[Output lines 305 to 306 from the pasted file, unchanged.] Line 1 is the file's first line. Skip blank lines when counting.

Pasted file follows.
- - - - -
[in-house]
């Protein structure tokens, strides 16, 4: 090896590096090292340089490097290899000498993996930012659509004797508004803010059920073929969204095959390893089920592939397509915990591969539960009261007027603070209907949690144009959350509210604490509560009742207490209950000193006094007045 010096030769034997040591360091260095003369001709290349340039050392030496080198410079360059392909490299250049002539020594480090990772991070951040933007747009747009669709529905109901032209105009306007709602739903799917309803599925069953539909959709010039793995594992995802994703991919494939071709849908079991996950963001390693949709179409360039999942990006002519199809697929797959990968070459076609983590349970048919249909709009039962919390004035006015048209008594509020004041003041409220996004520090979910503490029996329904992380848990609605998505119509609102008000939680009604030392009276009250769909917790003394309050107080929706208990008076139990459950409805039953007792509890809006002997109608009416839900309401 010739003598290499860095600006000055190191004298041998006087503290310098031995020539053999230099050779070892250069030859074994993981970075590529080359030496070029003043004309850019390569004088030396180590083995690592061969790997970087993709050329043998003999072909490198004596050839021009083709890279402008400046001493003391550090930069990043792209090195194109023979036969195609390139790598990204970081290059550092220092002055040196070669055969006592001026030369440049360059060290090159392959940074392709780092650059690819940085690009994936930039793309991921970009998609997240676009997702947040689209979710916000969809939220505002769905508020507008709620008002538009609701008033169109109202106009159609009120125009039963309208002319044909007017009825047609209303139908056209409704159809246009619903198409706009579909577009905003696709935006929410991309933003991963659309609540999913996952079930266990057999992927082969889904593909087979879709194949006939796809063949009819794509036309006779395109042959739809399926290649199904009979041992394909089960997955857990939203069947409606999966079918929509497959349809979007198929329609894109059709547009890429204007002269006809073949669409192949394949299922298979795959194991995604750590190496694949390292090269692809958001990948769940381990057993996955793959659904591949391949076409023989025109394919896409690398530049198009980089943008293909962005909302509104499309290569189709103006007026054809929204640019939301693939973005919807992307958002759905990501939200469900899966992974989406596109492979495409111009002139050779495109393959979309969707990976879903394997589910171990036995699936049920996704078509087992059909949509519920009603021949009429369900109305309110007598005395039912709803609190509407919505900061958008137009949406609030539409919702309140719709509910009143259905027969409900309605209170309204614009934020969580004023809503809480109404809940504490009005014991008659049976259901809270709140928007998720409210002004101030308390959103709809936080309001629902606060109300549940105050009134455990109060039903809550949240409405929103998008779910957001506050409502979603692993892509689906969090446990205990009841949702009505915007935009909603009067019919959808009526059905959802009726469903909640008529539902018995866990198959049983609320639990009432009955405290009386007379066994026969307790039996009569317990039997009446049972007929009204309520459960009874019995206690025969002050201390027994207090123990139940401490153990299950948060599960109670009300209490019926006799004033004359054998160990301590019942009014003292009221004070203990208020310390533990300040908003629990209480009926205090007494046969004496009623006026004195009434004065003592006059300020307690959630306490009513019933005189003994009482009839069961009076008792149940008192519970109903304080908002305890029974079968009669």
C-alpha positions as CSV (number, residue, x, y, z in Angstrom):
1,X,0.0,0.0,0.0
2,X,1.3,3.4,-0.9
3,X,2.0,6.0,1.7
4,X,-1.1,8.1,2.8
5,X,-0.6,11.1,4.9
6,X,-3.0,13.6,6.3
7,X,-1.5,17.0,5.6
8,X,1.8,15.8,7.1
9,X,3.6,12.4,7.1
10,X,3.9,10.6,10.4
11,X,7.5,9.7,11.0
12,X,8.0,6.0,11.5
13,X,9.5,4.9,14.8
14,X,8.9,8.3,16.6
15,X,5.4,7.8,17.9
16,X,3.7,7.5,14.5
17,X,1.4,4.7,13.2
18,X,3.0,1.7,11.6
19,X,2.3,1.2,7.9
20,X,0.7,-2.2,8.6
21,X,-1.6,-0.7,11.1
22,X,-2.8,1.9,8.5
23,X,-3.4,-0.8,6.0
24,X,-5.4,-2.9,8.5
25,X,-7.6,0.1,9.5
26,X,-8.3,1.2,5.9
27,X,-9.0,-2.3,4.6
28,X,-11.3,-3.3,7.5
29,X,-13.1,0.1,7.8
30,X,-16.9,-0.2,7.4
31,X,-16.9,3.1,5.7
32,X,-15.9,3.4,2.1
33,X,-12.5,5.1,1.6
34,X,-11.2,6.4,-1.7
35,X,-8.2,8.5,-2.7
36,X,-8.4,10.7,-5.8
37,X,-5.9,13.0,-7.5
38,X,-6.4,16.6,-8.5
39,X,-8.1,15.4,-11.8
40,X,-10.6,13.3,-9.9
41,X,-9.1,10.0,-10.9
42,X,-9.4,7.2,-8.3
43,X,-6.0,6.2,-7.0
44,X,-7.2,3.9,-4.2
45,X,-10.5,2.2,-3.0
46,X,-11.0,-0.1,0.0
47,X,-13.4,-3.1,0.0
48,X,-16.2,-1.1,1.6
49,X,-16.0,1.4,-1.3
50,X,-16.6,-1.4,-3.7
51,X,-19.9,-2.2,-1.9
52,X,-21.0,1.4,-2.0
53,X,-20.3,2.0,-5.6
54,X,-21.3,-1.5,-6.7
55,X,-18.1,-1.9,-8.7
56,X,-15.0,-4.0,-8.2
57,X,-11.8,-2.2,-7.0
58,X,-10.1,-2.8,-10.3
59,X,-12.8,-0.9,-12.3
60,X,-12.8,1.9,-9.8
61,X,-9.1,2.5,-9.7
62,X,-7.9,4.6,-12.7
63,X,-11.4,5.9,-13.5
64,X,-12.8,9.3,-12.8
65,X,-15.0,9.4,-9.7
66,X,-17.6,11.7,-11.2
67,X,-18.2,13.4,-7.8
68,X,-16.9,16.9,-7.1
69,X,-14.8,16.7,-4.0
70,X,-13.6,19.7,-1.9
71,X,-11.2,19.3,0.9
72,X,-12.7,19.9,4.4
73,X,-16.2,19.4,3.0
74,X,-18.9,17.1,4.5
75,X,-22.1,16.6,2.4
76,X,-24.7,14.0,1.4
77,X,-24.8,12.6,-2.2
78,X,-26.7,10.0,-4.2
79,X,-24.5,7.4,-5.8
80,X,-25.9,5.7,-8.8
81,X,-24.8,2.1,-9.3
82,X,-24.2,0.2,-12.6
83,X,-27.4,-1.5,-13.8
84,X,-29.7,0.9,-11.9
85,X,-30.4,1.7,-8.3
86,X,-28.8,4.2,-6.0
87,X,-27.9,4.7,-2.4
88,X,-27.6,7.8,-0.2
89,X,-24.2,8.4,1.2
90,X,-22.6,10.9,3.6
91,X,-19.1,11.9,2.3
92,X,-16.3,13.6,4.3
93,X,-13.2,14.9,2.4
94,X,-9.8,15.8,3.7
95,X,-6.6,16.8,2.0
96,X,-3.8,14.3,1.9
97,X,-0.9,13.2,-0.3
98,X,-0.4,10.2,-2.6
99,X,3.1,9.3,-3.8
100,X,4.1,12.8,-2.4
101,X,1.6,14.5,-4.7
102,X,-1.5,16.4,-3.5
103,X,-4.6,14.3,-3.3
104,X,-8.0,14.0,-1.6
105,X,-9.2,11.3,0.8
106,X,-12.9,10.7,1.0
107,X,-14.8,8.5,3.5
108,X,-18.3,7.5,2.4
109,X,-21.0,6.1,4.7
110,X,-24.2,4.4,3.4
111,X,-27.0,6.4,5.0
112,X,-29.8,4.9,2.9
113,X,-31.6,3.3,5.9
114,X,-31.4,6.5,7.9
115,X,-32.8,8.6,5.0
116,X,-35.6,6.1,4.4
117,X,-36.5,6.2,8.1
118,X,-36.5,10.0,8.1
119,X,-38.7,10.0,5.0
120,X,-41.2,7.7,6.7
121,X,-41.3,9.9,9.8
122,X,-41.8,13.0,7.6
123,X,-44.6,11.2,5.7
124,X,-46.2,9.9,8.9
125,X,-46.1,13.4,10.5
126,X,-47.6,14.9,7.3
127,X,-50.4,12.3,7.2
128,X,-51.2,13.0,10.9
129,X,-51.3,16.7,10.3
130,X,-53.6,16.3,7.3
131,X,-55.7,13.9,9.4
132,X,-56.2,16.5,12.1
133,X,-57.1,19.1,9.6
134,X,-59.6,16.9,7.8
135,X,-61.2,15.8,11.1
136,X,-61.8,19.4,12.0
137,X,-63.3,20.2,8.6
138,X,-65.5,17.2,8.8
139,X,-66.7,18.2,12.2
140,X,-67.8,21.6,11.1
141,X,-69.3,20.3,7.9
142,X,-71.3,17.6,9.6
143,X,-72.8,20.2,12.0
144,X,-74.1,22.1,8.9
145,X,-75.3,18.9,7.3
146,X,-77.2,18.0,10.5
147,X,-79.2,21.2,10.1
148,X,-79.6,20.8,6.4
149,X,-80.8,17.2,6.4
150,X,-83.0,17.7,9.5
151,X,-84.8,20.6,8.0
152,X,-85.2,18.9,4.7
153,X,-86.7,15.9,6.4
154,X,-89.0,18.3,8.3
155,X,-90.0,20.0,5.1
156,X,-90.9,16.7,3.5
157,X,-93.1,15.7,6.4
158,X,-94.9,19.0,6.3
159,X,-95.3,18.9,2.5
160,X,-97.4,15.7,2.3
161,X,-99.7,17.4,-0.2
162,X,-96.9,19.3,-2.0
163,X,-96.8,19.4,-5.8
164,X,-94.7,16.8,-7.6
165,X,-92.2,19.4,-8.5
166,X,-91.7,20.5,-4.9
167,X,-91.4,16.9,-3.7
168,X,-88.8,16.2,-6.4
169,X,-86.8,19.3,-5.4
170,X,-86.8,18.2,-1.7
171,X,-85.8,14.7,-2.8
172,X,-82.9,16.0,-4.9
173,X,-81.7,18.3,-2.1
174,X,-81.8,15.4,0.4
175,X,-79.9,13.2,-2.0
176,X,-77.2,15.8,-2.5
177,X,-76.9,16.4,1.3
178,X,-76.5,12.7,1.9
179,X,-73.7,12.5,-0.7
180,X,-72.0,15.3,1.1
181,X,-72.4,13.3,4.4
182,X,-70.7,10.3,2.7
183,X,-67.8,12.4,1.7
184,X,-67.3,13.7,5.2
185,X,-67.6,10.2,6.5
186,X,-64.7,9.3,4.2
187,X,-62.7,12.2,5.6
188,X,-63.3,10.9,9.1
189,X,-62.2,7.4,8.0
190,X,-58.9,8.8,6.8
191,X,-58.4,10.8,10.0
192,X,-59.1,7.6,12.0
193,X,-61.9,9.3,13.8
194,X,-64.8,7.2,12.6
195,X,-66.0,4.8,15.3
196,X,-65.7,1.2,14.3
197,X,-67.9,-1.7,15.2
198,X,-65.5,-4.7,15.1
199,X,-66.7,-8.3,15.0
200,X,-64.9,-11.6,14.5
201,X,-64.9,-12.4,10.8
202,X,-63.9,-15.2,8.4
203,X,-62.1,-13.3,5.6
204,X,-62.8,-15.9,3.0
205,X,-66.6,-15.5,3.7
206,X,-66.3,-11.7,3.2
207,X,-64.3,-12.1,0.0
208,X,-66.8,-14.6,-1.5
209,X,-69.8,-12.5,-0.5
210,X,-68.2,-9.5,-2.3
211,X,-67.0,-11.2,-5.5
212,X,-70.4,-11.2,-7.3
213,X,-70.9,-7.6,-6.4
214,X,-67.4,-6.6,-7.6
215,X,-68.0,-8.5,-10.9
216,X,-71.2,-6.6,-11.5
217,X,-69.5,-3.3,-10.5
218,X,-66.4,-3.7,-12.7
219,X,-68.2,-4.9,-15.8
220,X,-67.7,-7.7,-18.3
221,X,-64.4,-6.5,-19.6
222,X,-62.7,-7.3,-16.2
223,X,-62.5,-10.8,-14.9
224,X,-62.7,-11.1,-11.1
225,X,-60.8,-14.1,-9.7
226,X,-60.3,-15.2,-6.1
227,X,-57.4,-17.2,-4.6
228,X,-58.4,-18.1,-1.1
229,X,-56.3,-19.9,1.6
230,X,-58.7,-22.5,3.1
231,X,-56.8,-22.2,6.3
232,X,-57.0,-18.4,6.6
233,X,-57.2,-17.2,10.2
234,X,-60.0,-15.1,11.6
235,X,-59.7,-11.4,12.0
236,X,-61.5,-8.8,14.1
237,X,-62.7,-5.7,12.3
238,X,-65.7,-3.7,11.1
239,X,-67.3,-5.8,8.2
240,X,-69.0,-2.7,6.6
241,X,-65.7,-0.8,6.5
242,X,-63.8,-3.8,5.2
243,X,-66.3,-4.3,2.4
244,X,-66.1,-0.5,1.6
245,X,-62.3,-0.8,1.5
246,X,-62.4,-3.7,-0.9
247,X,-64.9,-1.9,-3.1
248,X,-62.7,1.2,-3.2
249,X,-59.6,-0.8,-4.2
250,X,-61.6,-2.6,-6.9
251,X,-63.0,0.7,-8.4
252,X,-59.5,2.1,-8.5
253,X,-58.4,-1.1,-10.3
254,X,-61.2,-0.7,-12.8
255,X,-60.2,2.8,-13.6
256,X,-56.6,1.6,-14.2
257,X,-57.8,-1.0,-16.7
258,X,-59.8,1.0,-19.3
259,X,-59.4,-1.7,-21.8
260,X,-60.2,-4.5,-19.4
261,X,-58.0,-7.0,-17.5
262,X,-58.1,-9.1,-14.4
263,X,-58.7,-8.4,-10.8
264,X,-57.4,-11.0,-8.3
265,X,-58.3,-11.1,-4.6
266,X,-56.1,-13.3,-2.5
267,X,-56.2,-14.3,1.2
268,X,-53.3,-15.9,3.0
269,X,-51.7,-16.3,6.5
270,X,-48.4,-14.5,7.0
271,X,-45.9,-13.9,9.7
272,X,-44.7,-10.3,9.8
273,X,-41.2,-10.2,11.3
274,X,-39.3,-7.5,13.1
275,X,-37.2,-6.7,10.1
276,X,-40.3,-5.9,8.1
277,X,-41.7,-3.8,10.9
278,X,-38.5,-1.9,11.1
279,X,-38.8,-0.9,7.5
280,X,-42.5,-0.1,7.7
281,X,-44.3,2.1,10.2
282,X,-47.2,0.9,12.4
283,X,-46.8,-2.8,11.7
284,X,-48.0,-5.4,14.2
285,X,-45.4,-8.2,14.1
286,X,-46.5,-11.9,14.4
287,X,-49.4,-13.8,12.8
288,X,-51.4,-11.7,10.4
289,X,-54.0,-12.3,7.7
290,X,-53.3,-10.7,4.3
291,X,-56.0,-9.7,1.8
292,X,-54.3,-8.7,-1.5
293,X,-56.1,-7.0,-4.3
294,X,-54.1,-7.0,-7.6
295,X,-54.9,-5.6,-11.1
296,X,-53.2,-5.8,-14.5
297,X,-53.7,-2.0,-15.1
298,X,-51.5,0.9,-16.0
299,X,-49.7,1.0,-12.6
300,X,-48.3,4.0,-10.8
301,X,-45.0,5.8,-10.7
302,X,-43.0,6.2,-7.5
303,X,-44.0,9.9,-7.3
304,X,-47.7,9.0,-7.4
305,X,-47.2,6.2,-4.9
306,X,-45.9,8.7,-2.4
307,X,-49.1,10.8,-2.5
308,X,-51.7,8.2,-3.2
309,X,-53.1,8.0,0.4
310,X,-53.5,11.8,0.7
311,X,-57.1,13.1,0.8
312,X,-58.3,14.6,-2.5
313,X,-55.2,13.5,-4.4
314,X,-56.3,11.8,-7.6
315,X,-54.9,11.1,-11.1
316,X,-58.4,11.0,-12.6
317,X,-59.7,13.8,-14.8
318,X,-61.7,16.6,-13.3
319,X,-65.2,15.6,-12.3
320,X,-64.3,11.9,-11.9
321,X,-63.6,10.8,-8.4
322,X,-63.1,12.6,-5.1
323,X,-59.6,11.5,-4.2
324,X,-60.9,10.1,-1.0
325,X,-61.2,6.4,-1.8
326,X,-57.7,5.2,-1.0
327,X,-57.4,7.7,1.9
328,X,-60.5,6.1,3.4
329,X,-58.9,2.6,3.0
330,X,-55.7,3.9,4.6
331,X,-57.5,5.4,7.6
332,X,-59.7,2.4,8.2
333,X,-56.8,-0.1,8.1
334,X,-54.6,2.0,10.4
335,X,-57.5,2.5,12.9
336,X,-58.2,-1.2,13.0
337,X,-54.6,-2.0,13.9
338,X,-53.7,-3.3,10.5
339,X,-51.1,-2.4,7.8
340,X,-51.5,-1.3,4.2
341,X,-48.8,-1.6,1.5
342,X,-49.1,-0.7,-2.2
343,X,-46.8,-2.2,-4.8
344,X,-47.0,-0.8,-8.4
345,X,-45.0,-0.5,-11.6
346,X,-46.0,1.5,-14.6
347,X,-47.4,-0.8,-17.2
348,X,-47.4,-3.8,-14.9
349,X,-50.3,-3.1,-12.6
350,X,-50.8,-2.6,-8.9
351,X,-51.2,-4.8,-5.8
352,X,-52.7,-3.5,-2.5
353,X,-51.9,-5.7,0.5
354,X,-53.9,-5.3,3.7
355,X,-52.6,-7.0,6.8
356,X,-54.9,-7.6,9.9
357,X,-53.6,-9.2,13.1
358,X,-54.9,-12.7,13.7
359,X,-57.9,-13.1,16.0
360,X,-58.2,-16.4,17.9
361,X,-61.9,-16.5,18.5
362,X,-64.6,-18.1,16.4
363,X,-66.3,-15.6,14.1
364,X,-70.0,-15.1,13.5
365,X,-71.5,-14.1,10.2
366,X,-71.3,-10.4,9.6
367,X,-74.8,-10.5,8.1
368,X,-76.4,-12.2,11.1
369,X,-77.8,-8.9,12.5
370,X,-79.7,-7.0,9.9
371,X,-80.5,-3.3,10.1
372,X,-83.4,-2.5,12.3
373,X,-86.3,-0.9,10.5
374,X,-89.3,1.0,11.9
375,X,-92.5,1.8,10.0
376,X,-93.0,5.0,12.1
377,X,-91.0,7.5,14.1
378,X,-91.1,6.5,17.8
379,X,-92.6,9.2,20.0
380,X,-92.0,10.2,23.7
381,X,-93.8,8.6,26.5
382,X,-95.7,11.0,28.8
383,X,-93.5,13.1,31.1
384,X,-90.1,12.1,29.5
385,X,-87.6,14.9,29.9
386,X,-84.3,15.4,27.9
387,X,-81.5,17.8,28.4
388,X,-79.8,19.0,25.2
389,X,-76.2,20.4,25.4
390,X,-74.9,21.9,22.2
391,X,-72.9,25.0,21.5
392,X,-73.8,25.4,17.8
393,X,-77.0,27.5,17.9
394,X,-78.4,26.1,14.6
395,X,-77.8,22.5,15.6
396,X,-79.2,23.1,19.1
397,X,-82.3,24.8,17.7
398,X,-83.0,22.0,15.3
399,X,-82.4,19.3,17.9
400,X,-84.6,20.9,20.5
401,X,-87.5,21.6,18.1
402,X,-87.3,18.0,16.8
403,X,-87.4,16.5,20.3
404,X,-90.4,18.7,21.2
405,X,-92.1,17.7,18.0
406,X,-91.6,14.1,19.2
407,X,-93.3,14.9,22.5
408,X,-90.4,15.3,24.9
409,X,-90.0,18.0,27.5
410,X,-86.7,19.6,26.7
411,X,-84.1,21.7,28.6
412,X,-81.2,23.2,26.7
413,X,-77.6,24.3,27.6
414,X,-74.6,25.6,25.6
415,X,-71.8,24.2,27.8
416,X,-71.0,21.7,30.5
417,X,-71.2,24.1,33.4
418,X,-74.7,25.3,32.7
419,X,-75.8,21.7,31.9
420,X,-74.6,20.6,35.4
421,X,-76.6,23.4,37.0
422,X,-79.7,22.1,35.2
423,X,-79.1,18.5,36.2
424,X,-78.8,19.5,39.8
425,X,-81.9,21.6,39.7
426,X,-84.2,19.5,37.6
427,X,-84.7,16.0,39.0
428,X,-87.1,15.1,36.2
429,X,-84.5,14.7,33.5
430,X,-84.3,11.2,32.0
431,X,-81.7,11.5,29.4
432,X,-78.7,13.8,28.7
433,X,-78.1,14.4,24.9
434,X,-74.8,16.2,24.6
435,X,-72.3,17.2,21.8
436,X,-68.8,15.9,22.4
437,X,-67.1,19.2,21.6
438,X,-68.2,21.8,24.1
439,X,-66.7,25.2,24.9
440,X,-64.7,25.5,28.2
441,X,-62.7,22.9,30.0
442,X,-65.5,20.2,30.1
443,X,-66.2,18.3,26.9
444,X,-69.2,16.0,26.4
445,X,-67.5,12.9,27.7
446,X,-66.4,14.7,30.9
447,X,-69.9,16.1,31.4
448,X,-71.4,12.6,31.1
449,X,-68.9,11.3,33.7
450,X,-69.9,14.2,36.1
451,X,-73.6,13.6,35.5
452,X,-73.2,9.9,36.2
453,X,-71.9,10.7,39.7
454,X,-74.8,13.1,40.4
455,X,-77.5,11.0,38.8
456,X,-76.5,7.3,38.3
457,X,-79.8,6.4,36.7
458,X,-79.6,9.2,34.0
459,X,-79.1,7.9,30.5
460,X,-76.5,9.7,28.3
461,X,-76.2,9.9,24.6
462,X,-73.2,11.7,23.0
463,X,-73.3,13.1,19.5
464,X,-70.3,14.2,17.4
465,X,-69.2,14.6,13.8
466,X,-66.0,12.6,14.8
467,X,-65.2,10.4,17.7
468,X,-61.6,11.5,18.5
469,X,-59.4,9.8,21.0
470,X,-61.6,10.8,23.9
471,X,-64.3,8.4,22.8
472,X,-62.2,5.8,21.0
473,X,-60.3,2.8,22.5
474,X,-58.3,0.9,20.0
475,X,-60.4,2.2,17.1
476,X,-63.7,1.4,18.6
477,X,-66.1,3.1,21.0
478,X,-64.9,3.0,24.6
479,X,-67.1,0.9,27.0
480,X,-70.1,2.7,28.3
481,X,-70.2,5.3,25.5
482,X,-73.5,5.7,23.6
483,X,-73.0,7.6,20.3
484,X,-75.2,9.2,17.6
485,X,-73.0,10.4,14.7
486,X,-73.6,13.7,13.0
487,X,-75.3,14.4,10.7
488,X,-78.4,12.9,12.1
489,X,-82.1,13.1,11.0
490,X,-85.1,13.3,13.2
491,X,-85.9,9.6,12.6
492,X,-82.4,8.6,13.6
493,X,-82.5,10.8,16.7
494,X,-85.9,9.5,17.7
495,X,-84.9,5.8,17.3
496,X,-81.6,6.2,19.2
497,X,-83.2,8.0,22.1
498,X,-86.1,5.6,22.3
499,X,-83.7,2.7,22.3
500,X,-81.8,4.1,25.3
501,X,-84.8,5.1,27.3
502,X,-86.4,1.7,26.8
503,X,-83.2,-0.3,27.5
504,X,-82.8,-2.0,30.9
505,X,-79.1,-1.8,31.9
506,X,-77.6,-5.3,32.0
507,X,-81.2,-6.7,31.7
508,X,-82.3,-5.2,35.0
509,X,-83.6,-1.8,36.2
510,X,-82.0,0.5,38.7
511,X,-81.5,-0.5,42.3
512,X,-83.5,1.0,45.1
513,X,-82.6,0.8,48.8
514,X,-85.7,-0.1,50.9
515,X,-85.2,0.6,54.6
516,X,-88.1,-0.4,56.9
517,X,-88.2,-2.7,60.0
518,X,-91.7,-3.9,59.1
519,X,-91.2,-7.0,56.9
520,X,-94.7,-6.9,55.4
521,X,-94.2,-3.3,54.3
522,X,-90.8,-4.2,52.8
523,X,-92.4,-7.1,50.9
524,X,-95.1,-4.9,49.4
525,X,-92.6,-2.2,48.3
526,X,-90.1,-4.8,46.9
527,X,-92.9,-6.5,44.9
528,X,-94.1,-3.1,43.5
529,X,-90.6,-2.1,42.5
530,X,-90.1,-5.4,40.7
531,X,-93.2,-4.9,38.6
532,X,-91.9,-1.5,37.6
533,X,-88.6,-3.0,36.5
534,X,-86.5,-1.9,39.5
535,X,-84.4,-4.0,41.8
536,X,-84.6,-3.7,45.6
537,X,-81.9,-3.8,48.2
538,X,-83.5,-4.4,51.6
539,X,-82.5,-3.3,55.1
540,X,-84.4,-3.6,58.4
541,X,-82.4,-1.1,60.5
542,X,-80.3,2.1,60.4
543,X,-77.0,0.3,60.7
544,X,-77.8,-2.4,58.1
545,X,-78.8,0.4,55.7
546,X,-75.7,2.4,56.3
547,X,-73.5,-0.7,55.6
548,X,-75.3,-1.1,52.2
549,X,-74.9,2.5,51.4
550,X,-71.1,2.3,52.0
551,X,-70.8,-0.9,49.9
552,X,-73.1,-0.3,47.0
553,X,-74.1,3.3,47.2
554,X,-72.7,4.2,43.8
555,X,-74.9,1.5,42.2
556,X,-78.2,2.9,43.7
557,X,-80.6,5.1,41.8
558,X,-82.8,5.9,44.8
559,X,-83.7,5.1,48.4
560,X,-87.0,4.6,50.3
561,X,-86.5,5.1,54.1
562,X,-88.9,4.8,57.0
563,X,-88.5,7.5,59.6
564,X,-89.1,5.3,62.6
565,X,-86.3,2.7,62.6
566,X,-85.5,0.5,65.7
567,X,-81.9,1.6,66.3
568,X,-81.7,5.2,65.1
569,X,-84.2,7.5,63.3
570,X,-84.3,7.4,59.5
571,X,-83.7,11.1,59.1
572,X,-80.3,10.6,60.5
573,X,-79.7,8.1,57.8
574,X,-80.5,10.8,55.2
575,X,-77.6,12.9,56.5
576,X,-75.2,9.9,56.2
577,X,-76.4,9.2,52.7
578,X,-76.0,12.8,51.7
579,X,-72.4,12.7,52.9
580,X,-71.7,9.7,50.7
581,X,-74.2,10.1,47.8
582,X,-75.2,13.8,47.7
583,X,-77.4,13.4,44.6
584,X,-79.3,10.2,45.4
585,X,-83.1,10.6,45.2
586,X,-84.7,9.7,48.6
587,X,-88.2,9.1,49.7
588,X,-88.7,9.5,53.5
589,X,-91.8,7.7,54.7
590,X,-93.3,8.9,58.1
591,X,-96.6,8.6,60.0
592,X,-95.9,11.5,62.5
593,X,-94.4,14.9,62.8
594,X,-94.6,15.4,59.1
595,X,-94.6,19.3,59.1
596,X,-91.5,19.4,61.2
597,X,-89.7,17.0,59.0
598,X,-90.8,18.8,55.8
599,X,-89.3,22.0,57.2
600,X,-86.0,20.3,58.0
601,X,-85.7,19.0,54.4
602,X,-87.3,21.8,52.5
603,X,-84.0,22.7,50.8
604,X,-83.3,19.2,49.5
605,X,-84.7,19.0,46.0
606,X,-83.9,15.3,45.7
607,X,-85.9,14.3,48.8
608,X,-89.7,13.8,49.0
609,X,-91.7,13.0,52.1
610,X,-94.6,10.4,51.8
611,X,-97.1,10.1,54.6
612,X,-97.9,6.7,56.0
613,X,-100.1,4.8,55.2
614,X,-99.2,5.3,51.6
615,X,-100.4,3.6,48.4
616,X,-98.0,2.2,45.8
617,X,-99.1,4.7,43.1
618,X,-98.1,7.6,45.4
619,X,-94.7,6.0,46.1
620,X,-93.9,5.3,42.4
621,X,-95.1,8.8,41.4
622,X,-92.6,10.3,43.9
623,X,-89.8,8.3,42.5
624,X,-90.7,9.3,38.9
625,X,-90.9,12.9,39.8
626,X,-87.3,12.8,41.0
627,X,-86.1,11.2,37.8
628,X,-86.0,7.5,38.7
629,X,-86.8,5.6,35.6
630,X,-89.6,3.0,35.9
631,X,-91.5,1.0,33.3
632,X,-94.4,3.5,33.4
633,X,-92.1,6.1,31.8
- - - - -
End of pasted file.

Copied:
302,X,-43.0,6.2,-7.5
303,X,-44.0,9.9,-7.3